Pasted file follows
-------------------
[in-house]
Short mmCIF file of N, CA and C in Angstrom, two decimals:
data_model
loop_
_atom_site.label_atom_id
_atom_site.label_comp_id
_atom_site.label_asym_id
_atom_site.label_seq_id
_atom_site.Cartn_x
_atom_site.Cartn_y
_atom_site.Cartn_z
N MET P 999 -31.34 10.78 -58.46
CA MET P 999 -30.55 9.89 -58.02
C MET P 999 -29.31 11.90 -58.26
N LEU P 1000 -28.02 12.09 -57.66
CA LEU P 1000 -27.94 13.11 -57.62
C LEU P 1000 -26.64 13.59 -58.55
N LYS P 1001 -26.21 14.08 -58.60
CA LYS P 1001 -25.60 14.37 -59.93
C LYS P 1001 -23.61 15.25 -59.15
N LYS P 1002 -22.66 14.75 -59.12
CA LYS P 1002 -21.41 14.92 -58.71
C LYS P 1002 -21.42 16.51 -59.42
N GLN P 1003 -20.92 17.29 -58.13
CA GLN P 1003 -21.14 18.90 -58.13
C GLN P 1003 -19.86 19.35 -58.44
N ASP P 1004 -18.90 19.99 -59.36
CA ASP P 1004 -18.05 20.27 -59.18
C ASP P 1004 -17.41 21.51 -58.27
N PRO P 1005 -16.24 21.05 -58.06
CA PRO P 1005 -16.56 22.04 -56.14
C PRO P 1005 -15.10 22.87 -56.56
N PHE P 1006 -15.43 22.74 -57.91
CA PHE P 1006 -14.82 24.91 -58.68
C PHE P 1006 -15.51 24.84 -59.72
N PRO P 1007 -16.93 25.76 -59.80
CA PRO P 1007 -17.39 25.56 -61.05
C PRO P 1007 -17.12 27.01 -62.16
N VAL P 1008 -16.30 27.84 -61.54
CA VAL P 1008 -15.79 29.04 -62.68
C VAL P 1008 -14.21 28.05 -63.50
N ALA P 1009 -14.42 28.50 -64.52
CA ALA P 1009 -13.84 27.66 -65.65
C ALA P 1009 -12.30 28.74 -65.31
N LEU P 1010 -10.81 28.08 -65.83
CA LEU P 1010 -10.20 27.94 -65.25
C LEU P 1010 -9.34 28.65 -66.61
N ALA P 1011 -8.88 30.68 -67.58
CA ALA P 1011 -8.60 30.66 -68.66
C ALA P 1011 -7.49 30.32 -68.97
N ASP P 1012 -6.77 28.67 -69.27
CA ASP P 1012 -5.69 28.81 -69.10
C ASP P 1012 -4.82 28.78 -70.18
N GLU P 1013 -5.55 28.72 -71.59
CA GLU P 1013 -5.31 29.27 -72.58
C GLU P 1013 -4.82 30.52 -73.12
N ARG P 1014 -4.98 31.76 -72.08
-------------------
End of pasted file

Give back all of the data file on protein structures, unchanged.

[in-house]
Short mmCIF file of N, CA and C in Angstrom, two decimals:
data_model
loop_
_atom_site.label_atom_id
_atom_site.label_comp_id
_atom_site.label_asym_id
_atom_site.label_seq_id
_atom_site.Cartn_x
_atom_site.Cartn_y
_atom_site.Cartn_z
N MET P 999 -31.34 10.78 -58.46
CA MET P 999 -30.55 9.89 -58.02
C MET P 999 -29.31 11.90 -58.26
N LEU P 1000 -28.02 12.09 -57.66
CA LEU P 1000 -27.94 13.11 -57.62
C LEU P 1000 -26.64 13.59 -58.55
N LYS P 1001 -26.21 14.08 -58.60
CA LYS P 1001 -25.60 14.37 -59.93
C LYS P 1001 -23.61 15.25 -59.15
N LYS P 1002 -22.66 14.75 -59.12
CA LYS P 1002 -21.41 14.92 -58.71
C LYS P 1002 -21.42 16.51 -59.42
N GLN P 1003 -20.92 17.29 -58.13
CA GLN P 1003 -21.14 18.90 -58.13
C GLN P 1003 -19.86 19.35 -58.44
N ASP P 1004 -18.90 19.99 -59.36
CA ASP P 1004 -18.05 20.27 -59.18
C ASP P 1004 -17.41 21.51 -58.27
N PRO P 1005 -16.24 21.05 -58.06
CA PRO P 1005 -16.56 22.04 -56.14
C PRO P 1005 -15.10 22.87 -56.56
N PHE P 1006 -15.43 22.74 -57.91
CA PHE P 1006 -14.82 24.91 -58.68
C PHE P 1006 -15.51 24.84 -59.72
N PRO P 1007 -16.93 25.76 -59.80
CA PRO P 1007 -17.39 25.56 -61.05
C PRO P 1007 -17.12 27.01 -62.16
N VAL P 1008 -16.30 27.84 -61.54
CA VAL P 1008 -15.79 29.04 -62.68
C VAL P 1008 -14.21 28.05 -63.50
N ALA P 1009 -14.42 28.50 -64.52
CA ALA P 1009 -13.84 27.66 -65.65
C ALA P 1009 -12.30 28.74 -65.31
N LEU P 1010 -10.81 28.08 -65.83
CA LEU P 1010 -10.20 27.94 -65.25
C LEU P 1010 -9.34 28.65 -66.61
N ALA P 1011 -8.88 30.68 -67.58
CA ALA P 1011 -8.60 30.66 -68.66
C ALA P 1011 -7.49 30.32 -68.97
N ASP P 1012 -6.77 28.67 -69.27
CA ASP P 1012 -5.69 28.81 -69.10
C ASP P 1012 -4.82 28.78 -70.18
N GLU P 1013 -5.55 28.72 -71.59
CA GLU P 1013 -5.31 29.27 -72.58
C GLU P 1013 -4.82 30.52 -73.12
N ARG P 1014 -4.98 31.76 -72.08